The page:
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I think this question may involve more than Spanish, and may include Romance languages or even Latin.

I wonder why, when, and how did vowels E and I get special treatment from consonants like C, G, Q ?

For special treatment I mean specifically that this vowels change the preceding consonants pronunciation, and taking into account that the Roman alphabet comes from the Greek alphabet which in turn comes from the Phoenician alphabet and in these alphabets, as far as I know, this doesn't happen, at least not in the same conditions.

Note: I'm talking about pronunciation, maybe the fact that I included the Q makes it look that I'm confusing pronunciation with spelling, but I just included the Q because it's the way in Spanish to make the /k/ sound which the C can't make before E and I.

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Don't confuse spelling and pronunciation. The Latin alphabet has been adapted to many more languages with differing spelling conventions than any other alphabet (though Cyrillic and Arabic are also widely adapted writing systems). Still the answer could involve both pronunciation and spelling since Spanish evolved directly from a language which used the same writing system. –  hippietrail Feb 18 '12 at 17:35
    
Yes, I'm not confusing them, I'm talking about pronunciation, like I wrote in the question. –  Petruza Feb 19 '12 at 0:09
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I do not Understand, if you're Talking About pronunciation or orthography. Since propunciacion, is a bit different to spelling. That an example, Que, Quien, Guerra, Cigarra. But there is a rule for the orthography. –  AlejoNext Feb 19 '12 at 1:01
    
Well "c" and "q" are not sounds (pronunciation) but letters (spelling / orthography). "c" is a letter that can represent the sounds /k/, /s/, or /θ/; while "q" is a letter that cannot stand alone but only part of the digraph "qu" where it also represents the sound /k/. Which letter to use for which sound depends on the rules of orthography (spelling). –  hippietrail Feb 19 '12 at 11:13
    
I'm talking about pronunciation, maybe the fact that I included the Q makes it look that I'm confusing pronunciation with spelling, but I just included the Q because it's the way in Spanish to make the /k/ sound which the C can't make before E and I. –  Petruza Feb 19 '12 at 15:56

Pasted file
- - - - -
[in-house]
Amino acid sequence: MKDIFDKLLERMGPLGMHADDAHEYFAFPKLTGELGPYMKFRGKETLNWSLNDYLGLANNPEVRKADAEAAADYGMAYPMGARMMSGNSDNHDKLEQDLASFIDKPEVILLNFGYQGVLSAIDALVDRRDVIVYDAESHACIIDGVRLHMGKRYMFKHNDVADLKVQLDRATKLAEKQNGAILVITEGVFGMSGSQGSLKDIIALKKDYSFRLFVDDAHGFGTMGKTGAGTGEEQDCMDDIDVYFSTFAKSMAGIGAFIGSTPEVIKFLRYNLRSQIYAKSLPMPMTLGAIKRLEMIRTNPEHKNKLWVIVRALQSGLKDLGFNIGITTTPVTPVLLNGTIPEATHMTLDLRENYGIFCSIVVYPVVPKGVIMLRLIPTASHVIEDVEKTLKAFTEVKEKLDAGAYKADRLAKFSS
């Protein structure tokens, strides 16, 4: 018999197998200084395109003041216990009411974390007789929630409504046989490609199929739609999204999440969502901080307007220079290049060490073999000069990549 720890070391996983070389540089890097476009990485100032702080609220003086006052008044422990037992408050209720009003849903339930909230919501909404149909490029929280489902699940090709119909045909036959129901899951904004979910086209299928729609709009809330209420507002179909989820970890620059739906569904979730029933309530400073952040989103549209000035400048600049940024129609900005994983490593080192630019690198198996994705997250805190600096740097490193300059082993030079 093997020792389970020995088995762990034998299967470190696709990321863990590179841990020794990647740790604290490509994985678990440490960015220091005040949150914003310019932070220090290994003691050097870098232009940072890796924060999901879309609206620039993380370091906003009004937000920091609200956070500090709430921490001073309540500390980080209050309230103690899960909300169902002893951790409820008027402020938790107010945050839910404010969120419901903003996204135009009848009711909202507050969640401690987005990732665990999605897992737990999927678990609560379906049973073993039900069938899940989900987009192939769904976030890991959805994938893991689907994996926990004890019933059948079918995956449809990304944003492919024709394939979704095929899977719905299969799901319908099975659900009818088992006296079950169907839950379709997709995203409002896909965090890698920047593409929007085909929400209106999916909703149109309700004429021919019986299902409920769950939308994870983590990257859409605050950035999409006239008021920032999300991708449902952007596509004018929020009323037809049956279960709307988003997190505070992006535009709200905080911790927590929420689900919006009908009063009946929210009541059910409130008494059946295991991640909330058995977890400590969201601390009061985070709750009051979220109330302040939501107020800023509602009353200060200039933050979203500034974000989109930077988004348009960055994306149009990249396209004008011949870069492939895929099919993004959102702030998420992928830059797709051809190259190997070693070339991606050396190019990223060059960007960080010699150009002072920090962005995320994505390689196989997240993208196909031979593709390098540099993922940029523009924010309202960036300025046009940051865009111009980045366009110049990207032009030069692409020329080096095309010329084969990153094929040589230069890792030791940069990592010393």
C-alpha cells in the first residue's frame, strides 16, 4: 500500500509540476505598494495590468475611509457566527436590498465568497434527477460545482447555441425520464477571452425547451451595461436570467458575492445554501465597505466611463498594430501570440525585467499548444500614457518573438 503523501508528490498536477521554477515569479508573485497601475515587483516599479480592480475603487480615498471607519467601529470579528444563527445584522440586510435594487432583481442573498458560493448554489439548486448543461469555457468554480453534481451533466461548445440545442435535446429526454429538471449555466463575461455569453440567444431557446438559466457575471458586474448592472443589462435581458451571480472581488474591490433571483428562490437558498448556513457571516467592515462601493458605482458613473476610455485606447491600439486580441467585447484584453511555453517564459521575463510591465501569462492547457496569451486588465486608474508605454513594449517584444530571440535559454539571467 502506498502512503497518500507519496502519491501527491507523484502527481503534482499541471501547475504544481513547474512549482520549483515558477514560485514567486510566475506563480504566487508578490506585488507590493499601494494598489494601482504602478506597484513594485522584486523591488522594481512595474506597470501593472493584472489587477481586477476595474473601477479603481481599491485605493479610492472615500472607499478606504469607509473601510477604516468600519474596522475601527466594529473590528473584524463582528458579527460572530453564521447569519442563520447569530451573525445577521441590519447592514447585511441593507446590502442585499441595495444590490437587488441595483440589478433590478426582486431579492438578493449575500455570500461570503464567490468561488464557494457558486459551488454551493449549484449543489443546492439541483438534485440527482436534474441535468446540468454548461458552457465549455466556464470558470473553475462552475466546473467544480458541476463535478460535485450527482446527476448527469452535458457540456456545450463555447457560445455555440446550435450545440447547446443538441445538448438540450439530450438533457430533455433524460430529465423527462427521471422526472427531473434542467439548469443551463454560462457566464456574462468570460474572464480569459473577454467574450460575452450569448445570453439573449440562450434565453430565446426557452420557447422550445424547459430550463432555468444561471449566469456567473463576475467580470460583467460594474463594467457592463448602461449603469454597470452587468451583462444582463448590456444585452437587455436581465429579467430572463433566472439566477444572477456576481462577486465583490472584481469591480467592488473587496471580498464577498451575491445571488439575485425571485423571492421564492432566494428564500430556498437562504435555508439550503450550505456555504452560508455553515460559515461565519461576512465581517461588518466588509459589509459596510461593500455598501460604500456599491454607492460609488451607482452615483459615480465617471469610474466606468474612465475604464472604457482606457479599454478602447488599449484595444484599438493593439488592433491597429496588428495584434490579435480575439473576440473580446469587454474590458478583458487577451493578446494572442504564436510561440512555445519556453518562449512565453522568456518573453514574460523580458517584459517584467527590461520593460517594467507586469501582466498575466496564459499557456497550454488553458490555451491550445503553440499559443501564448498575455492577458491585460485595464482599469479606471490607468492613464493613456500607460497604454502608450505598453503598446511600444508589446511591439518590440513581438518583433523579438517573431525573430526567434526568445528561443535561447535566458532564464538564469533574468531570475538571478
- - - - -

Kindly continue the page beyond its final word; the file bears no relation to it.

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2 Answers

up vote 5 down vote accepted

You are right. This phenomenon goes all the way back to Vulgar Latin and applies to other Romance languages, as well.

First of all, a little phonetics background: the vowels /e/ and /i/ are what phoneticians call front vowels, because they are articulated in the frontal part of the mouth, unlike, for example, /a/, /o/ and /u/, which are articulated more to the back, closer to the throat. Actually, /a/ is a front vowel, but articulated at a lower part of the mouth. And the consonants /k/ and /g/ are velar consonants, that is, they are articulated with the back of the tongue against the back part of the roof of the mouth (velum).

Now, take the Latin word CIRCA (/kirka/), for example. To pronounce this word, the speaker has, first, to articulate a consonant at the back of the mouth (the velar /k/) followed by a vowel at the front (the close front vowel /i/). In cases like this, it is very common the occurrence of a phonological phenomenon called palatalization, which played a key role in the development of the Romance languages. Palatalization involves displacing the point of articulation to an area closer to the hard palate (the middle part of the roof of the mouth).

In this specific example, the consonant /k/ became an affricate: /tsirca/. Later on, the affricate /ts/ lost is occlusive articulation (the /t/ part) and became /sirca/ (modern Spanish "cerca"). A similar thing happened to /g/ before /e/ and /i/ (e.g. Latin /gens/ > Spanish /xente/). In the case of /a/, /o/ and /u/, due to their being back and/or lower, they did not cause palatalization. So, for example, Latin CASUS became Spanish "caso" (and not */tsaso/ or something like that).

But note that, although these sounds underwent a series of important changes, their spelling was kept similar to the original Latin spelling, for some reason. In order to avoid ambiguity, a special spelling convention was then adopted to represent the sequences of sounds /ke/ and /ki/: "que" and "qui", respectively.

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According to the wikipedia article, the C (and G) pronunciation diverged because of phonological reasons, it seems that quite early, and in common (at least in a first phase) with other romance languages (french, italian). See also the (in english, more general) wikipedia articles: C and G

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